One special note about Best Actor this year is that it’s as deep as I’ve ever seen it to be at this point in the season. Each of the ten men that I have cited as the ones with the best chance at a nomination could presumably even wind up winning, and I’d go so far as to say that extends to the next few as well. When have we been basically in October previously and had a dozen viable contenders to win an Oscar? Besides that, you can go nearly 20 deep in terms of who could legitimately wind up getting nominated. It’s going to be a bloodbath when we whittle this down to the ultimate lineup…
Here are the ten gentlemen that I have in play for Best Actor currently, with the top five cracking the lineup at this point and time:
1. Michael Keaton (Birdman or the Unexpected Virtue of Ignorance) – You really can’t write a better narrative for a comeback performance than this one. Not only is Keaton a former typecast superhero turned critical darling in this film, his character is an actor trying to emerge from the shadow of the hero that he played. It’s the perfect storm not just to get him nominated, which almost surely will happen now, but the right combination of things to result in a win. Right now, he makes the most sense for this […]

Joaquin Phoenix: Oscar veterans hoping for another nomination this year

Each and every single awards season, there are tons of both newcomers and veterans to the Oscar game. Tomorrow I’ll be taking a bit of a look at those seeking their first nominations from the Academy, but today I’m going to be going ahead and listing some of the major players who’ve already been nominated before, and in some cases are already winners. It’s leading up to me re-ranking the contenders in the major categories next week, but right now it’s just going to be a preview of which old hands to the Oscar ranch are saddling up for another ride on the awards season pony.
In the Best Actor race, the highest profile former nominee is Joaquin Phoenix, who will look for his first win this year with Inherent Vice. He represents the most likely non first time nominee who could win the Oscar in this category, though one level down we have Bradley Cooper for American Sniper and Bill Murray for St. Vincent, with Jake Gyllenhaal for Nightcrawler and Brad Pitt for Fury as other possibilities, plus Ben Affleck, who I’m counting here since he’s an Oscar winner, even if he’s never received an acting citation to date. Longer shots for nominations who’ve been to the dance before include Christian Bale for Exodus: Gods and Kings, Ralph Fiennes for The Grand Budapest Hotel, Philip Seymour Hoffman for A Most Wanted Man, Matthew McConaughey for Interstellar, Al Pacino for Manglehorn, Jeremy Renner for Kill the Messenger, and Mark Walhberg for The Gambler. Those fellas will be fighting it out with a bunch of first timers in this category, and it’s going to be a bloodbath.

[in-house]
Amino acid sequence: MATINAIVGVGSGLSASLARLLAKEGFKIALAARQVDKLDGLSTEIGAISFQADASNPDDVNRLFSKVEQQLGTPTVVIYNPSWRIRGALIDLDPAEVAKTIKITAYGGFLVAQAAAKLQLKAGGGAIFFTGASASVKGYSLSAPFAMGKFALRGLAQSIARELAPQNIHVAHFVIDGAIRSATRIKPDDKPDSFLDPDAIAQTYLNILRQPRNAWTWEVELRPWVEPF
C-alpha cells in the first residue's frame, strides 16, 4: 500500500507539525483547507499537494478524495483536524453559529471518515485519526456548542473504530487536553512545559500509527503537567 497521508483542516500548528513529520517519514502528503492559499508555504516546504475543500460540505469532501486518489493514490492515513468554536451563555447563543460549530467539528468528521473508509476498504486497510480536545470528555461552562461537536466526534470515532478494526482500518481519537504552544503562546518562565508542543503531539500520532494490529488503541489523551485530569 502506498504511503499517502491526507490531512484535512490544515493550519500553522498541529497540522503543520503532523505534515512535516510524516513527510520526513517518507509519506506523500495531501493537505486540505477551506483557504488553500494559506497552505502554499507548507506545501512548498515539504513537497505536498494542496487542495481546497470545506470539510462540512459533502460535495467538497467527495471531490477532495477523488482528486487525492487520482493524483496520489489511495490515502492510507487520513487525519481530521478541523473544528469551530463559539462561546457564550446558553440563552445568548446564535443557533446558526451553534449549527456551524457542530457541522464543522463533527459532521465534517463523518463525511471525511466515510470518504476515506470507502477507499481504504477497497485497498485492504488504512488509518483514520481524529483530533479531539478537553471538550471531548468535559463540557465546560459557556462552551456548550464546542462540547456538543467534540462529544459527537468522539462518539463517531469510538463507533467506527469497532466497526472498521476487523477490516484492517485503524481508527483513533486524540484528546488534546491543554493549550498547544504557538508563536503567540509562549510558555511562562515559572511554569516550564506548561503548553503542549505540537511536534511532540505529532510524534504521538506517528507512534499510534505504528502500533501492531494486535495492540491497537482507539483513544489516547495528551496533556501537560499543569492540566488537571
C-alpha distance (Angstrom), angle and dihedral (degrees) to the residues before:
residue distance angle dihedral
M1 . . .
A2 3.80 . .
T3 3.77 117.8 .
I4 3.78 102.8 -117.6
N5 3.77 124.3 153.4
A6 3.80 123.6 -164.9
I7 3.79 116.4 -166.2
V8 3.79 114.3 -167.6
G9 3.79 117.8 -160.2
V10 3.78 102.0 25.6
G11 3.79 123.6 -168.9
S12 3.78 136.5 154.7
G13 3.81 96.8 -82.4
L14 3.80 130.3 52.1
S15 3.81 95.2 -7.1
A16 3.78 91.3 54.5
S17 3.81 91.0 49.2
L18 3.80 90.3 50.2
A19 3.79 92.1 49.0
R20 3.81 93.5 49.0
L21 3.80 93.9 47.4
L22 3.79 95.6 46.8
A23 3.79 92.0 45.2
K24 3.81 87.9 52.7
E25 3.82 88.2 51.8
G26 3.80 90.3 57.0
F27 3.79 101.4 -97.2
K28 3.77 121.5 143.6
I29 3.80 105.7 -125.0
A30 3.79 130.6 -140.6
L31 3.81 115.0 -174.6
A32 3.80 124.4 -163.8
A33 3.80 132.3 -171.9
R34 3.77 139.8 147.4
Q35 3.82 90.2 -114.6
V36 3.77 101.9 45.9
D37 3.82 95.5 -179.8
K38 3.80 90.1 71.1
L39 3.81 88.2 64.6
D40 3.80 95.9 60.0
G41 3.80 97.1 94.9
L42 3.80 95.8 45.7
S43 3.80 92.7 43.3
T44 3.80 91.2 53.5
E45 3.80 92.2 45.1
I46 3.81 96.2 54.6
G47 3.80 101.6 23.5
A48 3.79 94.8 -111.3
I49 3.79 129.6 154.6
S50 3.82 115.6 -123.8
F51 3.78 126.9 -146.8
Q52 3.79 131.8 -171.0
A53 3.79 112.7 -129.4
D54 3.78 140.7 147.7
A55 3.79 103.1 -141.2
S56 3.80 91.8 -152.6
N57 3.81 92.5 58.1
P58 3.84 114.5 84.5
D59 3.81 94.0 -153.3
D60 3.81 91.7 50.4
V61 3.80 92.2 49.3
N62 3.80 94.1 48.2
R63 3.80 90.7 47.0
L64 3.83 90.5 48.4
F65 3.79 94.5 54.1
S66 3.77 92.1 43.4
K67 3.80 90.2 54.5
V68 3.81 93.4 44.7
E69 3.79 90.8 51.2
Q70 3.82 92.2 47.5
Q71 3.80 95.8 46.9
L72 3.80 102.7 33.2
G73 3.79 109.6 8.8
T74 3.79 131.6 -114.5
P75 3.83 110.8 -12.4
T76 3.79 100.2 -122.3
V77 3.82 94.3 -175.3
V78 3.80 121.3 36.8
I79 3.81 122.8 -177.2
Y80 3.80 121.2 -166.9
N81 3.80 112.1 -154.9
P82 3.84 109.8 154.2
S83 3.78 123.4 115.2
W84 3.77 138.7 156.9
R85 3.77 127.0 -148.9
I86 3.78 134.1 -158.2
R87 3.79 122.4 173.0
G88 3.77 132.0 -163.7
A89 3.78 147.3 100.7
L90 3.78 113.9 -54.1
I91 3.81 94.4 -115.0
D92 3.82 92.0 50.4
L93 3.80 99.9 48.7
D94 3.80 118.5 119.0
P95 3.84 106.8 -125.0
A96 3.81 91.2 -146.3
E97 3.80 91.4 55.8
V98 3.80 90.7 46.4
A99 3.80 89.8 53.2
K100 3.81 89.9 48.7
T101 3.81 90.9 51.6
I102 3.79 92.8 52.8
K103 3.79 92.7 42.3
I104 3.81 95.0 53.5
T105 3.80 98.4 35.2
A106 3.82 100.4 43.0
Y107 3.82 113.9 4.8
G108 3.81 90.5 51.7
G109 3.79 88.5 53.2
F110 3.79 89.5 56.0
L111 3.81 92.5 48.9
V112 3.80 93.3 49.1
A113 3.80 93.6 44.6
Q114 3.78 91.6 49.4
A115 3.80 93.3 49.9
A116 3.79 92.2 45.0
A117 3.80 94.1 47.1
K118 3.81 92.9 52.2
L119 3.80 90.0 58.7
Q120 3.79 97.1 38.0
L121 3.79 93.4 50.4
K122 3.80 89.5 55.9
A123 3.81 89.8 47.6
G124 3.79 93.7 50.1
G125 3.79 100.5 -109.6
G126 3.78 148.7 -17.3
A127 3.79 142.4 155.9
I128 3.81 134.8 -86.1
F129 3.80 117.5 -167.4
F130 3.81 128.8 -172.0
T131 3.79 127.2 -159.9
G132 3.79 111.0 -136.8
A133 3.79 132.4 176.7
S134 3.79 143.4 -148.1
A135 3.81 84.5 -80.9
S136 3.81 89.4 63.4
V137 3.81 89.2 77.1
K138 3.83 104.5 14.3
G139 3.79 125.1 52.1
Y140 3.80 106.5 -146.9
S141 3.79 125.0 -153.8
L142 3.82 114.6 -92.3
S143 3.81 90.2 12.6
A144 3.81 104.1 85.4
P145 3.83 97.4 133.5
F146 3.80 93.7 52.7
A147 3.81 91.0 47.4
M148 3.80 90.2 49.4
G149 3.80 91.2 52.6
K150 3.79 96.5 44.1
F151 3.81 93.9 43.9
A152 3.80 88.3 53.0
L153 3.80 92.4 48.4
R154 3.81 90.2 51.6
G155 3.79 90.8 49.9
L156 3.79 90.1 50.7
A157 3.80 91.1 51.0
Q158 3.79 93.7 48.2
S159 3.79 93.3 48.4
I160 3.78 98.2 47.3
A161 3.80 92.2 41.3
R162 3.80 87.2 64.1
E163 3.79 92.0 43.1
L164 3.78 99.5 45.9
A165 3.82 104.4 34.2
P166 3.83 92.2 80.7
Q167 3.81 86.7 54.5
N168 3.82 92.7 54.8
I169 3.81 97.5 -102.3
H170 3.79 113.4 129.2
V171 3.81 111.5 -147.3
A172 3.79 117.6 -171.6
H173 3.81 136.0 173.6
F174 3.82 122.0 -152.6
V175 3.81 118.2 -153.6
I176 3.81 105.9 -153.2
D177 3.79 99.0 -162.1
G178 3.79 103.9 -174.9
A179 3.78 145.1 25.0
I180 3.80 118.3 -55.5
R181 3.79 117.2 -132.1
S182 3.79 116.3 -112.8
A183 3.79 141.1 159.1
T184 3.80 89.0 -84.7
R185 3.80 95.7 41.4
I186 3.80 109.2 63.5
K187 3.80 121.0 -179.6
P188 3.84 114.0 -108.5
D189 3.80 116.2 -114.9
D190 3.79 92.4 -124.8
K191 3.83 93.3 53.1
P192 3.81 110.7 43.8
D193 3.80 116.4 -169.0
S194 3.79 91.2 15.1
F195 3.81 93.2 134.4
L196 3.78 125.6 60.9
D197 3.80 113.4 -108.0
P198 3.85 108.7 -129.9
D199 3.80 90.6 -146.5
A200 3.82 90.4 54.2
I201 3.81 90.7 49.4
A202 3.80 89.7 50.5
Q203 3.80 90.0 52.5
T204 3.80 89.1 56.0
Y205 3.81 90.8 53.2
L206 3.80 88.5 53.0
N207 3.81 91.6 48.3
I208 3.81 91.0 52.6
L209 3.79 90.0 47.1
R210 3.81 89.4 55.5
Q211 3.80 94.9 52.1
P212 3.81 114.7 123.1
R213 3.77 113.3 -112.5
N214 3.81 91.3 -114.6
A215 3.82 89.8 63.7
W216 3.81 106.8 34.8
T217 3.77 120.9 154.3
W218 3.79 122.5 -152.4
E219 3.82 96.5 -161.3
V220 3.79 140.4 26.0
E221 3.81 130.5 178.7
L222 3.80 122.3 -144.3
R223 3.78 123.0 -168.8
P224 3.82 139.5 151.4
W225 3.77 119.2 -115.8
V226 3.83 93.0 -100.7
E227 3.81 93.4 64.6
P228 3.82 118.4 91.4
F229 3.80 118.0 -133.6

Over in Best Actress, we have perennial bridesmaid Amy Adams hoping that this year she’ll finally be the bride with her work in Big Eyes. She’s going to be getting a challenge from both Jessica Chastain (for either The Disappearance of Eleanor Rigby, Miss Julie, or A Most Violent Year) and Reese Witherspoon for Wild though. One level down you have Julianne Moore for Still Alice and Meryl Streep for Into the Woods, with other former nominees/winner on the hunt including Marion Cotillard for The Immigrant or Two Days One Night, Keira Knightley for Begin Again, Hilary Swank for The Homesman, Kate Winslet for A Little Chaos, and Robin Wright for The Congress. The newbies could seriously vie for a win here, but the vets have […]

The 84th Academy Awards: If I had been a voter

Once again today I’m going to be taking a look back at a recent Oscar lineup and explaining what my vote would have been in each of the big eight categories we all follow so intently each season. I previously mentioned that potentially I could do this once a week with previous Academy Award ceremonies, and while I’m going to be truing to do that, time will still tell. Again, if nothing else, this gives you an interesting look into my cinematic tastes. Over the course of the year you can sort of get a feel for what my current favorites are, but now we can look to the past a bit more.
Alright, here goes nothing:
Best Picture – Moneyball
The nominees here for this ceremony were The Artist, The Descendants, Extremely Loud and Incredibly Close, The Help, Hugo, Midnight in Paris, Moneyball, The Tree of Life, and War Horse. Obviously The Artist took it in real life, and Drive would have been my clear pick had it been nominated, but if I had been a voter my choice would have been between The Descendants, Midnight in Paris, and Moneyball. At the time, The Descendants would have been my pick, but now I think I lean towards Moneyball, so that would wind up getting my vote for Best Picture.
Best Director – Alexander Payne for The Descendants
I’d have voted for Nicolas Winding Refn here for Drive, but unsurprisingly he wasn’t nominated. The actual nominees were Woody Allen for Midnight in Paris, Michel Hazanavicius for The Artist, Terrence Malick for The Tree of Life, Alexander Payne for The Descendants, and Martin Scorsese for Hugo. Without Refn, I don’t have anyone I’m too wild about, but I think Payne might be the best of the bunch. The aforementioned Refn is easily my personal pick overall, but Payne is my choice of the actual nominees.
Best Actor – Brad Pitt for Moneyball
In a perfect world, I’d have seen either Michael Fassbender rewarded for Shame, Ryan Gosling in the lineup for Drive, Tom Hardy cited for Warrior, or Michael Parks in for Red State and subsequently any of them would have been my vote (likely Fassbender), but such is life. The actual nominees here though were Demián Bichir for A Better Life, George Clooney for The Descendants, Jean Dujardin for The Artist, Gary Oldman for Tinker Tailor Soldier Spy, and Brad Pitt for Moneyball. The choice of these […]